How to start developing your own blog website without getting overwhelmed
Table of Contents
Hello! Hola! Welcome to my first post 👋😄 As this is my very first post on the internet, I’m going to introduce myself a little before getting into today’s topic.
My name is Jordi, born and raised in Valencia (Spain). I’ve been doing Software Engineering for more than 3 years now, focusing on the front-end part.
In this post, I'll give you some guidelines about how to start developing your blog website and why you should do it.
Why you should code your own blog
So you want to start blogging, huh? Well, then you should be aware that there are a lot of people out there doing the same thing, but in my opinion, not everyone knows how to differentiate themselves or stand out from the rest.
Most of the blogs out there are hosted on a common platform like Medium, dev.to, Quora; they look all the same. Sometimes it might be boring for some visitors.
If you know how to code, then you already have an advantage over the rest, because you can make your website look as you want, and add a lot of different custom functionalities.
Have I convinced you? Well, I hope so. In that case, I’ll give you more guidelines down below.
If you want to write down your own articles and then push them to your self-developed website, you’ll have to make a call regarding the content source, even though you can always switch to a different option, it’s better to save some time and make a good decision beforehand.
There are many many options out there, but I’ll talk to you about the ones I know and I think are the most popular ones.
Local content vs API-based content
So, if you just decided to make your own custom blog website as I did, the first decision here might be if you either prefer a local content-based solution or an API-based content solution.
When we talk about local content we talk about content that is uploaded to the repo of your project. That means every time we want to upload a post we have to commit and push the changes, so the blog is re-generated at build time. Some popular solutions are Markdown and MDX.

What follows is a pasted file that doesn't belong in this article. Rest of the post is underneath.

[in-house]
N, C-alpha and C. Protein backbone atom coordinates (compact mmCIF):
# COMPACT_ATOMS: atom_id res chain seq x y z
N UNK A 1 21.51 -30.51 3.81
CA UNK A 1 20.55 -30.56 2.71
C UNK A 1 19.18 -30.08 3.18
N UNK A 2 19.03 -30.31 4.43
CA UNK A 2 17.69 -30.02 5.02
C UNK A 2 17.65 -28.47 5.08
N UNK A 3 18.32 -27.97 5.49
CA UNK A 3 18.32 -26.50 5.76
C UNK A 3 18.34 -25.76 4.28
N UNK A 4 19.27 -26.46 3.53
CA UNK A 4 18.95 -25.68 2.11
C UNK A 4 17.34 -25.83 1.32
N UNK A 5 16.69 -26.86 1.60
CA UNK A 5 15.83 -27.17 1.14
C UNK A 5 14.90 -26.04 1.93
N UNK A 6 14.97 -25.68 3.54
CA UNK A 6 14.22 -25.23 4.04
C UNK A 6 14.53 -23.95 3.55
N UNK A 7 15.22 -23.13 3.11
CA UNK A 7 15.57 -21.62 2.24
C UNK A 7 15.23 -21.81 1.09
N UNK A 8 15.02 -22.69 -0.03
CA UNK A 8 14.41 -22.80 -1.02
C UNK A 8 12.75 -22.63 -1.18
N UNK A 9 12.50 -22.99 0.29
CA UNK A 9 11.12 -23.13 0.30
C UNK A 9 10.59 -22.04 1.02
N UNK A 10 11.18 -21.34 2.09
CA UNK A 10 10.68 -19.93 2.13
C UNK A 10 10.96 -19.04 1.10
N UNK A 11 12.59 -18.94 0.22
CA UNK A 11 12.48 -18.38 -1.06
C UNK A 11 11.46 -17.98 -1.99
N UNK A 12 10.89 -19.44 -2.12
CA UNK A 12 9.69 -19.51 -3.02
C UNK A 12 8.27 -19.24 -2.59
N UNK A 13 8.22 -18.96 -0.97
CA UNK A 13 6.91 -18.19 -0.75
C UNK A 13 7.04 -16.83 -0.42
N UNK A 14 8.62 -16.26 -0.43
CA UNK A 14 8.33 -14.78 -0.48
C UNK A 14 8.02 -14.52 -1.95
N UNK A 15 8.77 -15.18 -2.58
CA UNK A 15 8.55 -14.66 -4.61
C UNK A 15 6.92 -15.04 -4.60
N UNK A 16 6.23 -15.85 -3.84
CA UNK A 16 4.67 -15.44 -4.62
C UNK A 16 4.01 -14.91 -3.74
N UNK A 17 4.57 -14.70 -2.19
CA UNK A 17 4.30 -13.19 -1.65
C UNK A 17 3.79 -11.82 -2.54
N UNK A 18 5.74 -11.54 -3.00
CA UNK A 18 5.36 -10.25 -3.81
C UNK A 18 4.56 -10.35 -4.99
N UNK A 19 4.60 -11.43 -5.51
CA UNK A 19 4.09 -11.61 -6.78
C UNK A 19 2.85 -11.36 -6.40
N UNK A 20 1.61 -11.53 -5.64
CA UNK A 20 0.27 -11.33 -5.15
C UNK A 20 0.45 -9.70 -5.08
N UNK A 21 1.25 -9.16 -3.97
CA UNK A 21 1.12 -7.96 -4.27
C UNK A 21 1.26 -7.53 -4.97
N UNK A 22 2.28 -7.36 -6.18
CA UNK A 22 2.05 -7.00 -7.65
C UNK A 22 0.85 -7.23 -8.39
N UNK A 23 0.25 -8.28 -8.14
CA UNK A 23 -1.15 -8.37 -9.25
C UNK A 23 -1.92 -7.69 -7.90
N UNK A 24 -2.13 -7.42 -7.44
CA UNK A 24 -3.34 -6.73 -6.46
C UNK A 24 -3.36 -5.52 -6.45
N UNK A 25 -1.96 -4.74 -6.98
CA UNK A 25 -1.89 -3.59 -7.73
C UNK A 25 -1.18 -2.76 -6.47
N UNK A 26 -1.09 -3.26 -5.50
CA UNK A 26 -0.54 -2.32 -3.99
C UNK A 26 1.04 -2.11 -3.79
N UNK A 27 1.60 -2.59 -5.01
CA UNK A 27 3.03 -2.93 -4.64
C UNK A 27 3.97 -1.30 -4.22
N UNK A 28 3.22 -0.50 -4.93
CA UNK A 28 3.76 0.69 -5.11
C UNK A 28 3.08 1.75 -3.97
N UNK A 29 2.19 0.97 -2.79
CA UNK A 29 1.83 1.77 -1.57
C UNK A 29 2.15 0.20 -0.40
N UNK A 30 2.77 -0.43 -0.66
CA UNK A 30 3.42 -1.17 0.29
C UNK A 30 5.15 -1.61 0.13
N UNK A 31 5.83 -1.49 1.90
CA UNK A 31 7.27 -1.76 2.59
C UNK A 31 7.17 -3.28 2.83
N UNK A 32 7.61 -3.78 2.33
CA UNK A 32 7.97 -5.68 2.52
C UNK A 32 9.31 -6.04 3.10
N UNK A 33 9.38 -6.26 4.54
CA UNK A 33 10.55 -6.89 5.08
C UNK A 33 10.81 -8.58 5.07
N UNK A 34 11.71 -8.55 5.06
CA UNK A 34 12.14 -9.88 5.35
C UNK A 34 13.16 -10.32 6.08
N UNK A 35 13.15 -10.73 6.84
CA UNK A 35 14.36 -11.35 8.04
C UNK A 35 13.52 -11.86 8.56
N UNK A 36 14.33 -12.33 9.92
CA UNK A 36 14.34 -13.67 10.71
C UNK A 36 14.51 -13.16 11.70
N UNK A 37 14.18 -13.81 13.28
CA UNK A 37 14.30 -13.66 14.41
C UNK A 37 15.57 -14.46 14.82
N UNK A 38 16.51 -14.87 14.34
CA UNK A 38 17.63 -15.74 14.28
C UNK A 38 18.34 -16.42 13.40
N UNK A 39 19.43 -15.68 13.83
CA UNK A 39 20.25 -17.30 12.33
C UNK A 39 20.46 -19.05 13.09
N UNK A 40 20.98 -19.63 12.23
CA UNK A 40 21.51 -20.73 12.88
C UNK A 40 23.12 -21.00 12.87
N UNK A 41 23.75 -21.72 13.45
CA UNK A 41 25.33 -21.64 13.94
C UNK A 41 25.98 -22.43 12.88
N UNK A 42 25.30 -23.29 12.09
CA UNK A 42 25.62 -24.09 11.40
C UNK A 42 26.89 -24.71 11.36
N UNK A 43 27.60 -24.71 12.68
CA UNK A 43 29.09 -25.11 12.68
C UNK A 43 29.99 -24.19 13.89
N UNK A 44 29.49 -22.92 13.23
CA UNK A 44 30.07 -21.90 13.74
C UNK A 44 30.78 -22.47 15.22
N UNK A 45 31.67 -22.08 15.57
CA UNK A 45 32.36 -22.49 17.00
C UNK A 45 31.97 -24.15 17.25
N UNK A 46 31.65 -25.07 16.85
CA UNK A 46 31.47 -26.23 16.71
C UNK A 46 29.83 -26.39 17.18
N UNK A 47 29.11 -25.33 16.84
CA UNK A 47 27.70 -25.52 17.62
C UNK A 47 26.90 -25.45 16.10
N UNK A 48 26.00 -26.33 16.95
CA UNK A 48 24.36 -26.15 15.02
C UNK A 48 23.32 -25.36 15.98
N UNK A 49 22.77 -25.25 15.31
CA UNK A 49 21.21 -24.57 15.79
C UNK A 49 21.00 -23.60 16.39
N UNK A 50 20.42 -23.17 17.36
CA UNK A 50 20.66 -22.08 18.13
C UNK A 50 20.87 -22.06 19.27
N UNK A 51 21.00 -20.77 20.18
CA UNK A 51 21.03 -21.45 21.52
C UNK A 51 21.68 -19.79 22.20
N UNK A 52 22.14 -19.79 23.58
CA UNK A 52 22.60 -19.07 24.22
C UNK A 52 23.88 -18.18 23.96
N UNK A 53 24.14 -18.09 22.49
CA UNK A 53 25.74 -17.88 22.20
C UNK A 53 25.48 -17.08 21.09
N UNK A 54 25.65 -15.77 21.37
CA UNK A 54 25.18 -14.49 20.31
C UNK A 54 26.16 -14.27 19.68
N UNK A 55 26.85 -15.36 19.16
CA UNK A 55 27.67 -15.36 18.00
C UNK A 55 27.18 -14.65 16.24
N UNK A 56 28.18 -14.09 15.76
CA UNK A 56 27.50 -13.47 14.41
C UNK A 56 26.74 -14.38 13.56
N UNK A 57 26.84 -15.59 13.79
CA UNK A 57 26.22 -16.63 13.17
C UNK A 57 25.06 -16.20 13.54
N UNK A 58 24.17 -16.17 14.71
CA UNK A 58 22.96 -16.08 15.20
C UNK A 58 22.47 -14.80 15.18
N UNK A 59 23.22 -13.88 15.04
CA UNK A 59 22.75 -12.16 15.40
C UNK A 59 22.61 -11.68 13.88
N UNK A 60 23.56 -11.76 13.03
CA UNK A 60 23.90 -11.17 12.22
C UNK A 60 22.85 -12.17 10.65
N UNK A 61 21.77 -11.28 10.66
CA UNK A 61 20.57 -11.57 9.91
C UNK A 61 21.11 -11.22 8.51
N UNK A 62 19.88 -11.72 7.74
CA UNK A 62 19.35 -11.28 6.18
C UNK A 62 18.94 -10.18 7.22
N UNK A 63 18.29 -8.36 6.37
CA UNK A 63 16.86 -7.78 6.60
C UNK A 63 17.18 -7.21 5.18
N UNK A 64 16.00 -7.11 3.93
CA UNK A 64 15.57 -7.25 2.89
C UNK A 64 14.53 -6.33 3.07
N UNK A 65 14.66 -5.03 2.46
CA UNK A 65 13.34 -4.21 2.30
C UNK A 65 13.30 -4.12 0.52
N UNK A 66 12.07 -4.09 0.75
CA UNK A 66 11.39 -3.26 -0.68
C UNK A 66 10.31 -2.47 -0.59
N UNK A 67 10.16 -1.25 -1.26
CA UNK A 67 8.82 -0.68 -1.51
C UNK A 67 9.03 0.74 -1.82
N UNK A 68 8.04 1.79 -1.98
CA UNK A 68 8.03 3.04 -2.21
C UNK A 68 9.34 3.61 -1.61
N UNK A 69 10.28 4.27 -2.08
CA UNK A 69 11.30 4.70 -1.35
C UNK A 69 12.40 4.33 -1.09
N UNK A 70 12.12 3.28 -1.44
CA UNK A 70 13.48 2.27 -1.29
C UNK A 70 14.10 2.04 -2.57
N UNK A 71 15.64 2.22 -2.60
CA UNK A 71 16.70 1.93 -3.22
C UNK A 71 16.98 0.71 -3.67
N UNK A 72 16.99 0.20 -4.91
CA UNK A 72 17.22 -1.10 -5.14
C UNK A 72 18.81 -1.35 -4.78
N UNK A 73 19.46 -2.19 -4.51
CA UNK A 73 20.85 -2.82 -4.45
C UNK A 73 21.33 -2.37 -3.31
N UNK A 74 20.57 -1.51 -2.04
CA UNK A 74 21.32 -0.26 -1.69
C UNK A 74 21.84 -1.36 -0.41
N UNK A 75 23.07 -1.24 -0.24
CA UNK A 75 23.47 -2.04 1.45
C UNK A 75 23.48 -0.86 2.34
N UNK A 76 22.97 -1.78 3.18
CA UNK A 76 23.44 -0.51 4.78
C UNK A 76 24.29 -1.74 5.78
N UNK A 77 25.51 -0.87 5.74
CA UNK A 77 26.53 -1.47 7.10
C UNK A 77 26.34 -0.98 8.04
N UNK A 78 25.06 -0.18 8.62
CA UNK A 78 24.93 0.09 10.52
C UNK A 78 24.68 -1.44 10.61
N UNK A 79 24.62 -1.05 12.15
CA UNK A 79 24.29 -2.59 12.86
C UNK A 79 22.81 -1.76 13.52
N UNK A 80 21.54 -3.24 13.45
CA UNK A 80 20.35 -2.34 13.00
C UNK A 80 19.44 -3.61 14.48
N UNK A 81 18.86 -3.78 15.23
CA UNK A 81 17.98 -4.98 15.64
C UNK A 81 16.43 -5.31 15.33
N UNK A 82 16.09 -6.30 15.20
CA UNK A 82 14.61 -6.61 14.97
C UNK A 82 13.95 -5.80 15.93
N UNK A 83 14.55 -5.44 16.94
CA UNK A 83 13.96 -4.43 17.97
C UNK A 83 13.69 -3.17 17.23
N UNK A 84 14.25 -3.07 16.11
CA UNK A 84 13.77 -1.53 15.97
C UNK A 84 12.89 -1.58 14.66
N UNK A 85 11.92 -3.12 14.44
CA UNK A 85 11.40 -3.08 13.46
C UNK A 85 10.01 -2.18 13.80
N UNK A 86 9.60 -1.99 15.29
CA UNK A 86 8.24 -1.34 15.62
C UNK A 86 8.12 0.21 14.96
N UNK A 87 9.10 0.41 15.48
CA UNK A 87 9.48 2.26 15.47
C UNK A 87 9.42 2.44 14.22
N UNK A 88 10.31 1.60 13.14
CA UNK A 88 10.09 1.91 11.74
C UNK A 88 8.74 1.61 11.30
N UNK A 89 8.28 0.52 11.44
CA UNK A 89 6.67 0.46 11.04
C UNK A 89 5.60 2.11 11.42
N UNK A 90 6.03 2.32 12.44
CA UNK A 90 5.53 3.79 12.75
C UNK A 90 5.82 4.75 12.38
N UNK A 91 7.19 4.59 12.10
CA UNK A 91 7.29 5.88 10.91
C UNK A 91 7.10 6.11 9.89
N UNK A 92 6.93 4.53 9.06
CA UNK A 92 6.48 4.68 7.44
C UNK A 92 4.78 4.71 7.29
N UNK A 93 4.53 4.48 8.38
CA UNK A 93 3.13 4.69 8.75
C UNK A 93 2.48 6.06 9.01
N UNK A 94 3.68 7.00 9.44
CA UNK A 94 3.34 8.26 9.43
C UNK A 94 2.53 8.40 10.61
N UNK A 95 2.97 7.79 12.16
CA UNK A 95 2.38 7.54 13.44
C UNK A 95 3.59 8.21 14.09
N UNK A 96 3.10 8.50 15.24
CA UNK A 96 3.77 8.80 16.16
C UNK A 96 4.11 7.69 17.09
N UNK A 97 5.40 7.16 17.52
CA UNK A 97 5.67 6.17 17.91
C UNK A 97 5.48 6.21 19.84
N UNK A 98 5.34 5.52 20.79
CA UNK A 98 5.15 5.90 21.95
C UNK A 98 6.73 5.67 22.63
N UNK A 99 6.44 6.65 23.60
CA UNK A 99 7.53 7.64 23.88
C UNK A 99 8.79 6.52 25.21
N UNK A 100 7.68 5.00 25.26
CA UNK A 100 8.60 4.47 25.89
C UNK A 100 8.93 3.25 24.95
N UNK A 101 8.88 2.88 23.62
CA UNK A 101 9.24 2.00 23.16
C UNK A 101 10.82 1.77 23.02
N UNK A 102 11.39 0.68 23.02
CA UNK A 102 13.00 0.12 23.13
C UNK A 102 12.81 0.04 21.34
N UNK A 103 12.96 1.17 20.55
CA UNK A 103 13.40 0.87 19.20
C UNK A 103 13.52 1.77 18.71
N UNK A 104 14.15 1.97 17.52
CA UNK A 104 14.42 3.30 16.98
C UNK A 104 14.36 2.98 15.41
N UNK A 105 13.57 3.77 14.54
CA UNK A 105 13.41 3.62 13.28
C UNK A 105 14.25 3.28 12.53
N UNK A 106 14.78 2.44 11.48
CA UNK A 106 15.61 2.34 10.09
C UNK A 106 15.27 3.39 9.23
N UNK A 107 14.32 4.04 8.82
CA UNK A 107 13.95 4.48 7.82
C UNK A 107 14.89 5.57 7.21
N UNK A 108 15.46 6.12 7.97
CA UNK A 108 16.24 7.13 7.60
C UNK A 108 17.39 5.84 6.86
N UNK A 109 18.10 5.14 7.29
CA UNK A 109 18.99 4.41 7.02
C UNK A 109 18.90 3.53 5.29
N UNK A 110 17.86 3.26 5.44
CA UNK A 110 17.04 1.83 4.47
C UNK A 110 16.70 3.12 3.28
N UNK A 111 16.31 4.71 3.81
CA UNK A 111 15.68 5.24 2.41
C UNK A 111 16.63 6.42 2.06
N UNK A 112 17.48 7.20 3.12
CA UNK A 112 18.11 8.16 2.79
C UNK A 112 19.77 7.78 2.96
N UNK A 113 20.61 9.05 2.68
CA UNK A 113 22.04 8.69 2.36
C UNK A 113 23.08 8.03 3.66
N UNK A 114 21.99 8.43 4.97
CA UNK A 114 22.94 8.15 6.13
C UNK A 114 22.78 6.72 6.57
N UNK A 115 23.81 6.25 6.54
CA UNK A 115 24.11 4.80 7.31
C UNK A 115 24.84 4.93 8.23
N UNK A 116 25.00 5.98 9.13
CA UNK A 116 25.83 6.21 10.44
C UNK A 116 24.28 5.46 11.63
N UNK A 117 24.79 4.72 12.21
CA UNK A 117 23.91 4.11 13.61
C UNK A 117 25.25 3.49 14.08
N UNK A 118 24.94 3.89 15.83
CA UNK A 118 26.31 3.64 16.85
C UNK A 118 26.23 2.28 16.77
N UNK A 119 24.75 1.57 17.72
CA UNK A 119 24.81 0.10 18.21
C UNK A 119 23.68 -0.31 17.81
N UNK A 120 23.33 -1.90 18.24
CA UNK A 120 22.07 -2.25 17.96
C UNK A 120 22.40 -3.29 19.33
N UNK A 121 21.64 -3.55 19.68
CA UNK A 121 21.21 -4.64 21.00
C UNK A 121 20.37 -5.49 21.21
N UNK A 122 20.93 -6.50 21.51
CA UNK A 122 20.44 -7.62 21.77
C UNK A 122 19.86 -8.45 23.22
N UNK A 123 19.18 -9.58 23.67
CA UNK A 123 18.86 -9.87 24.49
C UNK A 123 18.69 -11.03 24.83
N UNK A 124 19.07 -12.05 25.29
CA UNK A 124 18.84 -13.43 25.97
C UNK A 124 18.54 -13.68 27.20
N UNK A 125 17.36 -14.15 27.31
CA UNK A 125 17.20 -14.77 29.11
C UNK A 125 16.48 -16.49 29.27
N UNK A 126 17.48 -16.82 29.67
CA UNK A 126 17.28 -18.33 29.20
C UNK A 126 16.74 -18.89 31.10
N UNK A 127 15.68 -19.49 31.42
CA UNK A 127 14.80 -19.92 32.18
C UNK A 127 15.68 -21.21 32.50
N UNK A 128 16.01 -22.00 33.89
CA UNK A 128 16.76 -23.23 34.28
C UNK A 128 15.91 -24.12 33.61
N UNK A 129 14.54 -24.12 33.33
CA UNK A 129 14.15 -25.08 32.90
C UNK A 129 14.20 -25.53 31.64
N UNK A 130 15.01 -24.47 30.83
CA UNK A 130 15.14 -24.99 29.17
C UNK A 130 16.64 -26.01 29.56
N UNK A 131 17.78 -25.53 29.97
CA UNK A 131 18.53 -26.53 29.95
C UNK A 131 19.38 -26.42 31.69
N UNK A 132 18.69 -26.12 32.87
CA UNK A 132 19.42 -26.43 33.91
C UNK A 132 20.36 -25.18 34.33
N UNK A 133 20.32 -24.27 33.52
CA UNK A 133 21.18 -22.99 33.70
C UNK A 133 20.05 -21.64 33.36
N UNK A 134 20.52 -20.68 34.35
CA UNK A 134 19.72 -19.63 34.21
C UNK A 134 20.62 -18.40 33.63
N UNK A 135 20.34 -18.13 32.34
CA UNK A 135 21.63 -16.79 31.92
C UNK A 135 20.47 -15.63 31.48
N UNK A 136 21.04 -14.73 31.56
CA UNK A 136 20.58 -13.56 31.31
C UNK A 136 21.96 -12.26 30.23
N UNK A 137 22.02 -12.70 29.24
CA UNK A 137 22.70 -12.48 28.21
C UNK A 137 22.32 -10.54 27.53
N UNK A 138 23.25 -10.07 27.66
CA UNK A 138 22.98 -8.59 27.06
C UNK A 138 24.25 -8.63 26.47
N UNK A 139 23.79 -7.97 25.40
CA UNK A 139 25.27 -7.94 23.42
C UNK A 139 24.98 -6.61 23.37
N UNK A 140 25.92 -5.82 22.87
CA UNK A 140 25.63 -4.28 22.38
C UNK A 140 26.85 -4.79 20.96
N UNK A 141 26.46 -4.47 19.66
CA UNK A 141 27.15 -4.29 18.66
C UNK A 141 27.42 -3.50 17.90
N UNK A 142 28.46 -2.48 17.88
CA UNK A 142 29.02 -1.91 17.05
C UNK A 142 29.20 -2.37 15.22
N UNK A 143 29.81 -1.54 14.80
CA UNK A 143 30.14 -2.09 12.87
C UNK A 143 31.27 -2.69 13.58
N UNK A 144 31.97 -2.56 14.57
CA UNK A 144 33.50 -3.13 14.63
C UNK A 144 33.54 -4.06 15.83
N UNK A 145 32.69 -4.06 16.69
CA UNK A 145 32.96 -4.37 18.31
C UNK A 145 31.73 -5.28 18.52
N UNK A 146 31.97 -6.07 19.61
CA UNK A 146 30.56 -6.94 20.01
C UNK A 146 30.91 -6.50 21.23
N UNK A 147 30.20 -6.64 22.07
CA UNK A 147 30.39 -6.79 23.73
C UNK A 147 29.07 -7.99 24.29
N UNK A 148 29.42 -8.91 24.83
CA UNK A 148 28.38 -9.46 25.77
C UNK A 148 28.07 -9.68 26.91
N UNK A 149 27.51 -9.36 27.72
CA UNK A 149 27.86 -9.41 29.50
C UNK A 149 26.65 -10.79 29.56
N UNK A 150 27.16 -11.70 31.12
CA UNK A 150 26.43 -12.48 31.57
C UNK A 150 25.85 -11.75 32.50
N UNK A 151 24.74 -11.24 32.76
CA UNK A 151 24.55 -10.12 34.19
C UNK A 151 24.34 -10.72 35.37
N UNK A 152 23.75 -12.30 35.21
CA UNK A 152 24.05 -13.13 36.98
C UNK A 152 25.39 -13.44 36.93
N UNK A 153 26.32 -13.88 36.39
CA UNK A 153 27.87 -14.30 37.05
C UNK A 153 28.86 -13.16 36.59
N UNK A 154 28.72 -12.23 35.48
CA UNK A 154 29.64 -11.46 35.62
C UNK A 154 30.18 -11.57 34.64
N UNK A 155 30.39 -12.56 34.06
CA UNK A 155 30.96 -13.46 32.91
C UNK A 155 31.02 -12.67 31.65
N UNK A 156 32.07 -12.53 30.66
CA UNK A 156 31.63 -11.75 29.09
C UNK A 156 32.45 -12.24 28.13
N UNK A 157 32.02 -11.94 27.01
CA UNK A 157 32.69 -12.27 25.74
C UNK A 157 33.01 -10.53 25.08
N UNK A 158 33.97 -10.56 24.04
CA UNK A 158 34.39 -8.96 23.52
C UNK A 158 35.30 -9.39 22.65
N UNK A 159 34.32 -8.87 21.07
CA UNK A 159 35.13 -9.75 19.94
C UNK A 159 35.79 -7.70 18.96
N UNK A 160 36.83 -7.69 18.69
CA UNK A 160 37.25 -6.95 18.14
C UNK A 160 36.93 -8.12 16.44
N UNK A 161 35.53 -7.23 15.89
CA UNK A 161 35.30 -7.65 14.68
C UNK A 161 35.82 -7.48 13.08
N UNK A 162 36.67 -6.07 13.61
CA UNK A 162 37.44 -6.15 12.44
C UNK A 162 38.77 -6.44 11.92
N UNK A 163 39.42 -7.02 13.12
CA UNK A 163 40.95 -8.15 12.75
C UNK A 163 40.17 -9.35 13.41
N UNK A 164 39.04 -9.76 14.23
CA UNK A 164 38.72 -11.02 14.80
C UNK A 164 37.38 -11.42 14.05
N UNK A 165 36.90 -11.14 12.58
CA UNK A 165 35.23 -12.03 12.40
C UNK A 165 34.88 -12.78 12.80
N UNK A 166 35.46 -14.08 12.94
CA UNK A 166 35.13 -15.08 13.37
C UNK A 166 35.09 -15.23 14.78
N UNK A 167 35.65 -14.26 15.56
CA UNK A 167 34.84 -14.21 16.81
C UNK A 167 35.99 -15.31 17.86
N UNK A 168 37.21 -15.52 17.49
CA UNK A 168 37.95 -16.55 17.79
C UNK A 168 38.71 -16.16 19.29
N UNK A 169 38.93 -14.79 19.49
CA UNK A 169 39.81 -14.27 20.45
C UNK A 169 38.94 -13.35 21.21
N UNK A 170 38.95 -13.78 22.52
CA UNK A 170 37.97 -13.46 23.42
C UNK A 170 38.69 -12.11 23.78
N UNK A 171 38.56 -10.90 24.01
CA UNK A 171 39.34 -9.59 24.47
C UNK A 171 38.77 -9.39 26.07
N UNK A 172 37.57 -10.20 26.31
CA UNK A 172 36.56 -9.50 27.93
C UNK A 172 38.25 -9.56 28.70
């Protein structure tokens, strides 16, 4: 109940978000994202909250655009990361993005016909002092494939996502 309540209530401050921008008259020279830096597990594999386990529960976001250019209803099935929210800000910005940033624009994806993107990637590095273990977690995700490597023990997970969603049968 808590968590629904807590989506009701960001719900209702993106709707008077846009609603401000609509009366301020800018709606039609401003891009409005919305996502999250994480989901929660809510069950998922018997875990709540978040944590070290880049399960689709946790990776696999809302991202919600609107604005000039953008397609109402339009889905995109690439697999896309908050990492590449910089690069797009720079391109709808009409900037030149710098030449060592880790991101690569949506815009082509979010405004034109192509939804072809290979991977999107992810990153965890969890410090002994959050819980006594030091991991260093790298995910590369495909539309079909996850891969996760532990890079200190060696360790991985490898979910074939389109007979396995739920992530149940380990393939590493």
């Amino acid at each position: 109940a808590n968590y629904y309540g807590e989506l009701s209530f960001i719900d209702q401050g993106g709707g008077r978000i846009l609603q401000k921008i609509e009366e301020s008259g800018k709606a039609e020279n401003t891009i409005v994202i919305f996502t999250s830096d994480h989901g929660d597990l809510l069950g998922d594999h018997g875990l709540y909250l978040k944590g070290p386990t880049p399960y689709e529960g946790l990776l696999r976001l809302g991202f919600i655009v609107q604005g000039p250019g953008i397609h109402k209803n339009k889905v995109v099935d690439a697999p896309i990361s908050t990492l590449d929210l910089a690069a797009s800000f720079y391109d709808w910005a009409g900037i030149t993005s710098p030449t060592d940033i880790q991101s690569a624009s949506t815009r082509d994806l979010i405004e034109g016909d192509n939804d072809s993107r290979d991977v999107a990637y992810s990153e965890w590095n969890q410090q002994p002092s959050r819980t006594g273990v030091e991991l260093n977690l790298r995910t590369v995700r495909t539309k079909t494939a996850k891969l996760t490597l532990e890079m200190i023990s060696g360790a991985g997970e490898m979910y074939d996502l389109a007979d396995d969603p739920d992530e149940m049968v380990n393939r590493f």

On the other hand, there’s API-based content, so the content is retrieved at the request time (each time we visit the website). This type of content source is also widely used by some big companies as it makes it easier to manage the content through a CMS (most of the time a headless CMS).
Depending on your needs you might choose either the first or the second solution. If you want to make it simple, fast to develop, and functional, maybe the local content option is the one you are looking for. On the other hand, if you want a more scalable solution, that doesn't require commits to make changes and that works better working with teams, the API-based solution is for you.
For my website, I decided to go with the Notion API to store and retrieve the content. It fulfills my needs and It’s so amazing that I can upload any post at any time right from my phone. For me it’s completely worth.
I’ll be publishing an article about how I coded my website with Notion API and Next.js very soon. Follow me on Twitter to stay tuned.
Now that we decided where to store our articles, It’s time to think about the architecture. For me, this part of the development process it’s always important.
If you went for the local content solution, I highly recommend you to use an SSG (Static Site Generation) compatible framework, like Next.js for React, or Nuxt.js for Vue. I’ve already used both previously and both are pretty good options. You’ll need a parser to parse your Markdown or MDX files, so take your time to code it, as it is the most important part of your code. Good thing is that you can find tons of examples on the internet, and then modify it as you want. I’ll explain in my upcoming post how I’ve done it.
You can use those frameworks mentioned above for the API-based solution as well. I recommend you to change the approach to either ISG (Incremental Static Regeneration) approach or the SSR (Server Side Rendering) approach. In this case, parser code will completely rely on how your API serves the content, so you have to be careful when choosing the correct platform.
Deployment & CI/CD
We’re almost there, just one last step, the hosting of your website.
These days there are plenty of different hostings offering a pretty good value with their free plan. If you’ve coded your site with Next.js, you should stick to their ecosystem using Vercel. On the other hand, If you choose Nuxt.js you can use Vercel as well or Netlify for instance. You can check all the options here.
All the deployments mentioned above offer a premium plan, so you can scale your website with no effort. CI/CD it’s included on their free plans, so when you push articles to your repo they get published automatically.
I hope this article has been helpful. Remember to stay tuned to my Twitter for when I upload the post where I will explain how I coded my site and also give you extra tips. Thanks for reading and see you on the next one!